Location: Molecular Plant Pathology Laboratory2013 Annual Report
1a. Objectives (from AD-416):
Objective 1: Identify changes in host gene expression and small RNA-mediated regulation associated with viroid and bacterial infection and disease development as potential targets for disease management. Objective 2: Identify key metabolites that are involved in the early stages of pathogenesis and may have global effects on disease resistance through either their bioactive nature or effect on redox-status. Sub-objective 2.A. Identify and quantify secondary metabolites induced upon infection of tomato with either P. syringae or potato spindle tuber viroid (PSTVd). Sub-objective 2.B. Determine bioactivity of secondary metabolites induced upon infection of tomato with either P. syringae or PSTVd. Sub-objective 2.C. Determine the effect on redox status of secondary metabolites induced upon infection of tomato with either P. syringae or PSTVd. Objective 3: Identify the molecular signals and pathways used by viroids to move through the cytoplasm, enter the nucleus or chloroplast of the host cell, and begin replication. Sub-objective 3.A. Determine the role of host protein 4/1 (and other proteins interacting with 4/1) in the intra- and intercellular movement of PSTVd. Sub-objective 3.B. Use sequence motifs derived from Eggplant latent viroid (ELVd) to redirect mRNAs encoding enzymes involved in terpenoid biosynthesis into the chloroplast.
1b. Approach (from AD-416):
This project seeks to elucidate specific signaling mechanisms that are involved in plant disease resistance. Plants respond to biotic stress by the integration of responses located in two different cellular compartments, the symplast and the apoplast. Improvement of existing resistance to plant disease requires a more comprehensive understanding of key apoplastic and symplastic responses to pathogen invasion and how they are integrated. In the apoplast, we will examine the complex interplay between secondary metabolites and redox signaling that controls early events in bacterial and viroid pathogenesis as well as other responses triggered by long distance signaling. In the symplast, we will examine the molecular interactions between viroids and their hosts to determine how these small RNA molecules replicate and move between organelles within a single cell or over long distances between cells. The long-term objective of this multidisciplinary project is to understand the role of plant-pathogen signaling in disease resistance in sufficient detail that novel strategies can be developed to render plants resistant/immune to pathogen infection. In the intermediate term, we will test the ability of certain viroid-derived targeting signals to redirect mRNAs to the chloroplast, thereby adding novel biosynthetic capabilities to chloroplast metabolism with the need for chloroplast genome transformation.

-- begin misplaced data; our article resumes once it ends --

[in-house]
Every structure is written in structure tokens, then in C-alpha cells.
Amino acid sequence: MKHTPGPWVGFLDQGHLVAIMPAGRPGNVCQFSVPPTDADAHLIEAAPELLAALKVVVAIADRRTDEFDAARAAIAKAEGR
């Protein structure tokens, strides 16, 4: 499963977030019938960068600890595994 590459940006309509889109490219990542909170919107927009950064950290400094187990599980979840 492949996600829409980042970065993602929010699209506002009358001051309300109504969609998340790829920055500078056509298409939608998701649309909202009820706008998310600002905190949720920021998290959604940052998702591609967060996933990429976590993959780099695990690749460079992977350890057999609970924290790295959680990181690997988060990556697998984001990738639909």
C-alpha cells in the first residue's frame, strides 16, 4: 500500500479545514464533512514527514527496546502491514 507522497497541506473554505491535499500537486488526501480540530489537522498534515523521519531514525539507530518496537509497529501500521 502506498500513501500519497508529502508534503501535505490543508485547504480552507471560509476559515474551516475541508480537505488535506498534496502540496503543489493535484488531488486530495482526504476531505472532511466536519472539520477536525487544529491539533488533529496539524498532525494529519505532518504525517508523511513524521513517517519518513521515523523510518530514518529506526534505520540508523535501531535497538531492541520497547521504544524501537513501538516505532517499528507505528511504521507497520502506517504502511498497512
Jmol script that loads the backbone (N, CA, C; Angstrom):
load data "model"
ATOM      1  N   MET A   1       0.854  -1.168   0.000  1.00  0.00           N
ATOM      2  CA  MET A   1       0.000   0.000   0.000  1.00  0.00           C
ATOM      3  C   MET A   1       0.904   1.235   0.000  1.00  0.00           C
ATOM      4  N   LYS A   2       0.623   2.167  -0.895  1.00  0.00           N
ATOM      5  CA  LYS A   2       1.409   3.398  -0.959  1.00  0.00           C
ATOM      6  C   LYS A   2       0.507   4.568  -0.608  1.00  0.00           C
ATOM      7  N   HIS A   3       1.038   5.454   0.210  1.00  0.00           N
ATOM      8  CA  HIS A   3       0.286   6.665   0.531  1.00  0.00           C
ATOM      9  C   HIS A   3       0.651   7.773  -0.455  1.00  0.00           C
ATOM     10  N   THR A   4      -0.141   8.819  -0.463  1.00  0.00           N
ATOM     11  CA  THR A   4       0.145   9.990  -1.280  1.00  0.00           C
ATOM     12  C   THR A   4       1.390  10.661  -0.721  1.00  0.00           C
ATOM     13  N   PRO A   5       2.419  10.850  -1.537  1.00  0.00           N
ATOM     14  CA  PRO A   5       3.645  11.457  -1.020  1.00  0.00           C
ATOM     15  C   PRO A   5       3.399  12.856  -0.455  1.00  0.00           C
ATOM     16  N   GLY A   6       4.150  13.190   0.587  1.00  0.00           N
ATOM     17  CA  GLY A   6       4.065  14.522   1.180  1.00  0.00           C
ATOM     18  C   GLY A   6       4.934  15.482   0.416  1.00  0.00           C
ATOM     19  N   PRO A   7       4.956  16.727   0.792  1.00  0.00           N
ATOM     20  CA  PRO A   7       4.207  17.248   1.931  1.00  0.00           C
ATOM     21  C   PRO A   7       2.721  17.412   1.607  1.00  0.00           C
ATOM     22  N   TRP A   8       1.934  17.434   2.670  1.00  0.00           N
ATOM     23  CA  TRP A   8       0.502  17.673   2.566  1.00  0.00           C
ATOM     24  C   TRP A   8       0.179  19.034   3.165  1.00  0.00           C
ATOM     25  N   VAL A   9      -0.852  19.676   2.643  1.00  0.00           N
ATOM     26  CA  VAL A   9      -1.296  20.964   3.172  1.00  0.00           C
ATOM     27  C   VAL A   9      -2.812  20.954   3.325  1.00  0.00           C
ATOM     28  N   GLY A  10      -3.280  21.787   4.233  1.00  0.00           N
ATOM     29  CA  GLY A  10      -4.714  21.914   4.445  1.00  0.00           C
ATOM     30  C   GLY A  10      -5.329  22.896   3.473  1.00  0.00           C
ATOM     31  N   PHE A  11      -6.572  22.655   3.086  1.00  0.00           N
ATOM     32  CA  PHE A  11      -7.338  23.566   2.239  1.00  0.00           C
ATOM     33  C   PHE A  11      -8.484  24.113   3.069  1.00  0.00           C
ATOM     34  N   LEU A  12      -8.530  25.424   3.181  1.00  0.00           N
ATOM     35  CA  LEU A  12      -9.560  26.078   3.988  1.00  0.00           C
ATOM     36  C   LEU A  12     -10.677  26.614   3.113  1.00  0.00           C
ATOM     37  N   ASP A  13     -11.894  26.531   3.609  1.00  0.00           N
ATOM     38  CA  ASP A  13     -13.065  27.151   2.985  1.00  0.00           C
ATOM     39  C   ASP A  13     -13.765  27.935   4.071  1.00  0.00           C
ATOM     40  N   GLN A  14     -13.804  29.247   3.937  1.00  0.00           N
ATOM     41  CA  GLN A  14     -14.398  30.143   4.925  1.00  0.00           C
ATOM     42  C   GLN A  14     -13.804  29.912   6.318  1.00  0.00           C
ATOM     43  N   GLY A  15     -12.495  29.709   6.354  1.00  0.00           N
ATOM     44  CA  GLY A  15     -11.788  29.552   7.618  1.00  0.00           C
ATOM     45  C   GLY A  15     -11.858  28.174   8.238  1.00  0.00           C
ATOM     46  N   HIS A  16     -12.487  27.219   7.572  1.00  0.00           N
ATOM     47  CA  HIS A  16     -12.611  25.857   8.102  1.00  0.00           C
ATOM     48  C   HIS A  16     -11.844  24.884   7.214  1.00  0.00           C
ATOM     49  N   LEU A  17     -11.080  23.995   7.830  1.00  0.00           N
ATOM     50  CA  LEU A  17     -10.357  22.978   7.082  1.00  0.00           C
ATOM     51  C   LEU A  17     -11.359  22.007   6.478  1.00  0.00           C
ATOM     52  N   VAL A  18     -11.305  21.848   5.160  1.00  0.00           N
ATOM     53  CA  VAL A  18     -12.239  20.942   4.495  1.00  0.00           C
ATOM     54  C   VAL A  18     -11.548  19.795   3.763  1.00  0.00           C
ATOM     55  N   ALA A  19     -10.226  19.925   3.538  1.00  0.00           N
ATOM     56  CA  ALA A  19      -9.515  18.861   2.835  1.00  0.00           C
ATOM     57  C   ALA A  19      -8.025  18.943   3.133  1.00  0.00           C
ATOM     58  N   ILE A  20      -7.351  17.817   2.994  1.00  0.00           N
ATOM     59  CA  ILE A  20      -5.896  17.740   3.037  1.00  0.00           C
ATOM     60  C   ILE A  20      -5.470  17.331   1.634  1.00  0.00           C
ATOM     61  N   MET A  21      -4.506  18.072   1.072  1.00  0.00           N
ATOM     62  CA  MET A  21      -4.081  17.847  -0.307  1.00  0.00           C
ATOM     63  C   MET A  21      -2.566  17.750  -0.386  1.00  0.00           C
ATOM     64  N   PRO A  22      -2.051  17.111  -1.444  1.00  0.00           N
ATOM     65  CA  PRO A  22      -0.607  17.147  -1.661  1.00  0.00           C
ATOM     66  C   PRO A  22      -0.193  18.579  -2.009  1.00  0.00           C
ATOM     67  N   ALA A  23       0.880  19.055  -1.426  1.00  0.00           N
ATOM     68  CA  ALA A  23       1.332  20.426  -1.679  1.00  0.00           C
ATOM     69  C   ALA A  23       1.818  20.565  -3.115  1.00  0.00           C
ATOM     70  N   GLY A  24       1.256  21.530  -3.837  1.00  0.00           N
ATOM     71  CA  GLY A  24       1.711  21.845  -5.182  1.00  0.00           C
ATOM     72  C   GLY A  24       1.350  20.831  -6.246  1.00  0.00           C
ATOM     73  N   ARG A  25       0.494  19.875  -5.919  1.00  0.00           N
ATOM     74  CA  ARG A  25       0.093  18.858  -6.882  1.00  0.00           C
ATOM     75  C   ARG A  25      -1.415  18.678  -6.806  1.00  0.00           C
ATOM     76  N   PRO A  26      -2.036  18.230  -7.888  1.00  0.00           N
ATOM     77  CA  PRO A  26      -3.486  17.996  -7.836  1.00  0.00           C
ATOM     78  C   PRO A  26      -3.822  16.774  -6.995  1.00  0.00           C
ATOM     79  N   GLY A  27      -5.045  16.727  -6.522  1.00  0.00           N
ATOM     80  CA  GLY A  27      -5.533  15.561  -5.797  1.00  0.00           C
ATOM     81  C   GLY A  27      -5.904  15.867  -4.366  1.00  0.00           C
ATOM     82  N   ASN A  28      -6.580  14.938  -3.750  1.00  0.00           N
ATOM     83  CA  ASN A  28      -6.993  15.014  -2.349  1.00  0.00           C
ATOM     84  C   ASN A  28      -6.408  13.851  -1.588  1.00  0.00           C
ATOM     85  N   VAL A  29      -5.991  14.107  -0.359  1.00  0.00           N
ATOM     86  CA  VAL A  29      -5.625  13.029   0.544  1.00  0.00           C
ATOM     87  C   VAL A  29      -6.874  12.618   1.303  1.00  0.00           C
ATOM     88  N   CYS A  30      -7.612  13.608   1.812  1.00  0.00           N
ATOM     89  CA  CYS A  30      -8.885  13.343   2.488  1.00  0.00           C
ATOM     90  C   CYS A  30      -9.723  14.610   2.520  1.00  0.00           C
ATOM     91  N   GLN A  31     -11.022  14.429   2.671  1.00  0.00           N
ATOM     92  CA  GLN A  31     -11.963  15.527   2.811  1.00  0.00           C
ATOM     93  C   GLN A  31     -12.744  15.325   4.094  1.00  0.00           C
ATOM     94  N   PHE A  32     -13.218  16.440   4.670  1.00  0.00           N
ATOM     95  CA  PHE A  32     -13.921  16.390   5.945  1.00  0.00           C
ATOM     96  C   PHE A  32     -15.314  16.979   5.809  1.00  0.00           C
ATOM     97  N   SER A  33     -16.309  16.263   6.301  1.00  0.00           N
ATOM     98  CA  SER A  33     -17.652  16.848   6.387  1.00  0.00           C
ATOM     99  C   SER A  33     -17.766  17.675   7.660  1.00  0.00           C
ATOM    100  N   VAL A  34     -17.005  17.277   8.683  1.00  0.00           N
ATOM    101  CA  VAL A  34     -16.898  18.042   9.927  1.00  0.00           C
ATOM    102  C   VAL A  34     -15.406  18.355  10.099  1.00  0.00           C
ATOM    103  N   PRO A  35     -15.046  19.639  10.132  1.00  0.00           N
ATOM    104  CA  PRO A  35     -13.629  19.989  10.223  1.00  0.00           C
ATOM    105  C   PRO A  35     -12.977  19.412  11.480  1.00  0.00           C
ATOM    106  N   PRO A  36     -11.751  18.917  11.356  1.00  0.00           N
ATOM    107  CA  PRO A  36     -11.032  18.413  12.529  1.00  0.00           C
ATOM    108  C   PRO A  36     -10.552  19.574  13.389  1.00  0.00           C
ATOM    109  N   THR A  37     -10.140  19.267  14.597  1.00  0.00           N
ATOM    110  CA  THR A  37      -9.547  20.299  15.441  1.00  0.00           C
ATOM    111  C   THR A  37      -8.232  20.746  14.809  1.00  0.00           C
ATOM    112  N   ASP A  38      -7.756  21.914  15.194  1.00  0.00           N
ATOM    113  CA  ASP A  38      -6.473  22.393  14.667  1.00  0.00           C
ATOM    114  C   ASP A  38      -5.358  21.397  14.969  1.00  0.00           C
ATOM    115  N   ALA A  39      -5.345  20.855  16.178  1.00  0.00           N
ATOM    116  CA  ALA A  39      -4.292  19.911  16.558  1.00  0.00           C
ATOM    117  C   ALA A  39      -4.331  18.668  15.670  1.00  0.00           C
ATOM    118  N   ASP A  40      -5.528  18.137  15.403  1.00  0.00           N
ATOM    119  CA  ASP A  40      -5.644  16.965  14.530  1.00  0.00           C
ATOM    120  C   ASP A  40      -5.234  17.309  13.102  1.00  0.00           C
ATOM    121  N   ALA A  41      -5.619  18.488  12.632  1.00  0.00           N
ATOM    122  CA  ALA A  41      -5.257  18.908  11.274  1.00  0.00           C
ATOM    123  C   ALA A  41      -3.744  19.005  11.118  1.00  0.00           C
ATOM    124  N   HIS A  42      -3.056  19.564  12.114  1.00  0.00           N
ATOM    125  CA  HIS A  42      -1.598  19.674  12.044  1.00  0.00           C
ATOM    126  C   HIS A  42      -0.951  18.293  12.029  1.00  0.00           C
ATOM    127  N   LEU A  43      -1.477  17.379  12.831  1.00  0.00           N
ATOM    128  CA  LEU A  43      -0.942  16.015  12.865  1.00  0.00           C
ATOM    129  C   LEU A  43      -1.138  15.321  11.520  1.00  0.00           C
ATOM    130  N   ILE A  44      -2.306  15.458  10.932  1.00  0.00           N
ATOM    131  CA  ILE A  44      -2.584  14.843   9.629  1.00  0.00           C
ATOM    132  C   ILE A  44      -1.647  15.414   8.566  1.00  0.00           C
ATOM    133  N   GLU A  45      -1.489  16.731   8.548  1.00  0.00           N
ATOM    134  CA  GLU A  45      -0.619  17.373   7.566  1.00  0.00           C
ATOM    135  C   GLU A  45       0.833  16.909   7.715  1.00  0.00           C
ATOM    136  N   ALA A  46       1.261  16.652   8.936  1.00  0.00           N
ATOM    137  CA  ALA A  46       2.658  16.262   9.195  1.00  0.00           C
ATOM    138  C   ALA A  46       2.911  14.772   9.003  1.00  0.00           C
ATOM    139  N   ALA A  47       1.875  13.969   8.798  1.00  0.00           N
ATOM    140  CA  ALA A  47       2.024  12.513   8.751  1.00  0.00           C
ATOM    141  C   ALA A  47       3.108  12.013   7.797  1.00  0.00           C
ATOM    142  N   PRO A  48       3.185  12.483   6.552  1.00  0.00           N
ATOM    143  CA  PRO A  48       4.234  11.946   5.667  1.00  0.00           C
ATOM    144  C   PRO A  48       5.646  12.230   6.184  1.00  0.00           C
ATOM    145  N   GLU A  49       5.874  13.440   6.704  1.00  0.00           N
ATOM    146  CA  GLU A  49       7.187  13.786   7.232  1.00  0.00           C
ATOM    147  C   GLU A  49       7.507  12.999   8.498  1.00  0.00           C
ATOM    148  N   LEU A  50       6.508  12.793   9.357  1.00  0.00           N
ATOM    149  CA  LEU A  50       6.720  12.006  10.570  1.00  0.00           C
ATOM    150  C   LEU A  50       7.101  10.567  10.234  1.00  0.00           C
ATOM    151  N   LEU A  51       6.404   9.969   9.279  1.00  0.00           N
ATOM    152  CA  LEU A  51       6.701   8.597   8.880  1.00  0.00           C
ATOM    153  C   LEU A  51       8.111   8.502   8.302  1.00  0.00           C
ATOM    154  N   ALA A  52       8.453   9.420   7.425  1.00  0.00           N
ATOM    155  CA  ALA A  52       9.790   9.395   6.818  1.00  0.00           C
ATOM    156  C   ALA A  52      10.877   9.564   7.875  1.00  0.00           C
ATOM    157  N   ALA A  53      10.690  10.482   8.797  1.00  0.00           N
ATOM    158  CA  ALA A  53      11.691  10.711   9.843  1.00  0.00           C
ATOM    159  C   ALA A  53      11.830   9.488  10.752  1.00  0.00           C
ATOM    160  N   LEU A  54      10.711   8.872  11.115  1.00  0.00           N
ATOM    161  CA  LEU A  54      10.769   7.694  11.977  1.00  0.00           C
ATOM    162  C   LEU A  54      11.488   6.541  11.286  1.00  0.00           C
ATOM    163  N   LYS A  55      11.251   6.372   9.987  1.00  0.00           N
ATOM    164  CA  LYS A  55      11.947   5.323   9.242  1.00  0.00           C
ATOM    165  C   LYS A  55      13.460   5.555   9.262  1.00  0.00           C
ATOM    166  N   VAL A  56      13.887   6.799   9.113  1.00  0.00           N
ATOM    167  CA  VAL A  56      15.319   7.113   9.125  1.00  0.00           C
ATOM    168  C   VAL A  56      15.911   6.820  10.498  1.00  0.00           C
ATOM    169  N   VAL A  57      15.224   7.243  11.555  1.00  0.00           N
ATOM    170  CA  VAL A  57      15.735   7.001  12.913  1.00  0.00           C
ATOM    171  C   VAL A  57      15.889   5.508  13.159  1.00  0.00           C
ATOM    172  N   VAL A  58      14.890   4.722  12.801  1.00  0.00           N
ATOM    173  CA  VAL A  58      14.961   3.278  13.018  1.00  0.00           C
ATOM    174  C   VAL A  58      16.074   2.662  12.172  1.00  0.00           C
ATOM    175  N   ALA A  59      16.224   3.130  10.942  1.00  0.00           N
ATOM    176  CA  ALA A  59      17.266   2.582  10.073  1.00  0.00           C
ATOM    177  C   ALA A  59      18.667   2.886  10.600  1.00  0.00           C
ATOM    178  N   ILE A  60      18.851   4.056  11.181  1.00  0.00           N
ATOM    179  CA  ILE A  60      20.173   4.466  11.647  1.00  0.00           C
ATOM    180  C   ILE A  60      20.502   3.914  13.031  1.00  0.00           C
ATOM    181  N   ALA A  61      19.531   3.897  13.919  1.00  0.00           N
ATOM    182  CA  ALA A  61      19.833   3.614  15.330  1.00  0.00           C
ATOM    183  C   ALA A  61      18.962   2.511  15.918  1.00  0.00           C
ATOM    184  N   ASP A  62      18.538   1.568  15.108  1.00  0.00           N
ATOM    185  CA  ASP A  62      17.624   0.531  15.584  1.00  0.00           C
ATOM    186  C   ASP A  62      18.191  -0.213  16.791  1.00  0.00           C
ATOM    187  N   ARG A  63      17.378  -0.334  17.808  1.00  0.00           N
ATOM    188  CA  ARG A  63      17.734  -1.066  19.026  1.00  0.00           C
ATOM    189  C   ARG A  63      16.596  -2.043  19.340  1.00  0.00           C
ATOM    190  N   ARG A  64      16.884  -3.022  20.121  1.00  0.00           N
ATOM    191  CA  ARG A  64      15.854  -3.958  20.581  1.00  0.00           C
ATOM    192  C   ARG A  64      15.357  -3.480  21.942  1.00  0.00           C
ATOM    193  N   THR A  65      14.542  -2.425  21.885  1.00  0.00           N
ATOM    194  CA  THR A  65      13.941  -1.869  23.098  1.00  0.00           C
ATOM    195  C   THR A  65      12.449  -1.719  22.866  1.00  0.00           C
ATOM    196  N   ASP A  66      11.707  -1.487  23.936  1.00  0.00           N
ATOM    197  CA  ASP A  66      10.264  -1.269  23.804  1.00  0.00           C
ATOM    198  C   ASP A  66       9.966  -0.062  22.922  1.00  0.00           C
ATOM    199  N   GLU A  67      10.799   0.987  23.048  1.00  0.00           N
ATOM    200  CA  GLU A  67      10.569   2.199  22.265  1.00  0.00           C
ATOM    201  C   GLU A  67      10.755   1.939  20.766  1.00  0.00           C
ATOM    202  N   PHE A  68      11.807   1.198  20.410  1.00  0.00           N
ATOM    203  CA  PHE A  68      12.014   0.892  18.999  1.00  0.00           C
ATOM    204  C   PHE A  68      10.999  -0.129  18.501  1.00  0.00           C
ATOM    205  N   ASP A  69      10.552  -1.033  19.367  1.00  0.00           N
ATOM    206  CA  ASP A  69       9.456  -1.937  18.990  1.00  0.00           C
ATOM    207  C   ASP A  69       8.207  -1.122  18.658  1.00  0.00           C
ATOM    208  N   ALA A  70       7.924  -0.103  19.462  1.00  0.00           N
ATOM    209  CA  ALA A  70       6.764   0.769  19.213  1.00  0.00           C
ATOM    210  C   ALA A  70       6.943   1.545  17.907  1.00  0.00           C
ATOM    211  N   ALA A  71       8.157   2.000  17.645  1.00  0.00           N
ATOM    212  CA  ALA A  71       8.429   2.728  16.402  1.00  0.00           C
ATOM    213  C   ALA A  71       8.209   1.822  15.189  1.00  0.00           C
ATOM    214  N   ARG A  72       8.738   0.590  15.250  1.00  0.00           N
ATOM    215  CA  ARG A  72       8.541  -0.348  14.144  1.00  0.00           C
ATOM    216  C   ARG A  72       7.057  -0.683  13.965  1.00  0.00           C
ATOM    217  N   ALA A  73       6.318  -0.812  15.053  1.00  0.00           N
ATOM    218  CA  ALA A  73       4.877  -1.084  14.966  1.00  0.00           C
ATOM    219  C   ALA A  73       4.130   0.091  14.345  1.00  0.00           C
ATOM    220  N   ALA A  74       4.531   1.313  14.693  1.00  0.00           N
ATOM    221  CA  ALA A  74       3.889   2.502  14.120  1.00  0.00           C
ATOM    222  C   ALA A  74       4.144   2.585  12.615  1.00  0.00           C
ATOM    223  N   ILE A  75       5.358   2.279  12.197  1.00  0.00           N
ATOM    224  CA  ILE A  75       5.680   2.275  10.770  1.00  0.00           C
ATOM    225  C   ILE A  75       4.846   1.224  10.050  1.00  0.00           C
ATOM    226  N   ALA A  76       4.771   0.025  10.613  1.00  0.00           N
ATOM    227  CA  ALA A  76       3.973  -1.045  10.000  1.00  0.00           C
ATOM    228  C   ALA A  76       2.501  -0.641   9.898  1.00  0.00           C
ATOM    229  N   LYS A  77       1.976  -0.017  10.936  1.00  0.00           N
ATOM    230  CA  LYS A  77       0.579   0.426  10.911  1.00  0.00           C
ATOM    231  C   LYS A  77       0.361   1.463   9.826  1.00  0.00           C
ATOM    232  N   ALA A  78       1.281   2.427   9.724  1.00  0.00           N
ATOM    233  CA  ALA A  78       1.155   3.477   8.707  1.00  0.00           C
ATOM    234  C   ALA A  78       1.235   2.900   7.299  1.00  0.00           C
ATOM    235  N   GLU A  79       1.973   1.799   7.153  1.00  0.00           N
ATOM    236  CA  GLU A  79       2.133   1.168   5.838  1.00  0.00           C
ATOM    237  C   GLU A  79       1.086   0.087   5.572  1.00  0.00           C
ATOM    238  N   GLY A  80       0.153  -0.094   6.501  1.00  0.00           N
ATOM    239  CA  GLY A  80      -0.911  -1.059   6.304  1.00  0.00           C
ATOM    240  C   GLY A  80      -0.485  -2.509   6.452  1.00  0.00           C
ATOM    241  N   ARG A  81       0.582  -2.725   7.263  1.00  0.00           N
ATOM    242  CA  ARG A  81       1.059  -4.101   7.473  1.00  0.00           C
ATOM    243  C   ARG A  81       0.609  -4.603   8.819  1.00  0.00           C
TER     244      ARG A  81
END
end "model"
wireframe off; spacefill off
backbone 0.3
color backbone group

3. Progress Report:
Determination of the role played by redox (oxidants/antioxidants) metabolites produced by the plant upon detection of bacterial pathogens was advanced by the development of a new technique to monitor redox potential during these interactions. We now know the precise timing (within minutes) of the interactions which allows precision sampling to examine metabolic changes. We have been able to identify several different outcomes depending on whether the plant/bacterial combination results in a disease, resistance, or saprophytic interaction. In addition, we have identified specific metabolites that are oxidized during the plant/bacterial response producing highly lethal radicals that kill the pathogen and possibly the plant cell. We also confirmed that Potato spindle tuber viroid is present in phloem sap in tomato, and is not present in xylem sap, suggesting that long-distance viroid RNA transport is exclusively through the phloem.
1. Few options are available for management of bacterial diseases in plants. Antimicrobial resistance continues to be a high priority issue in agriculture and the routine use of antibiotics against bacterial plant pathogens is likely to be eliminated as it has been with animals. Here we investigated an alternative approach, using a technique, which we developed this year, to monitor redox (oxidant/antioxidant) mechanisms. The improved precision of the technique revealed that certain metabolites that plants excrete into the apoplast, can be converted into highly effective “natural” antimicrobial products. These data and findings will be used by researchers in developing “antibiotic-free” bacterial-resistant plants in the future.
Averyanov, A.A., Lapikova, V.P., Pasechnik, T.D., Zakharenkova, T.S., Baker, C.J. 2012. Self-inhibition of spore germination via reactive oxygen in the fungus Cladosporium cucumerinum, causal agent of cucurbit scab. European Journal of Plant Pathology. 131:541-550.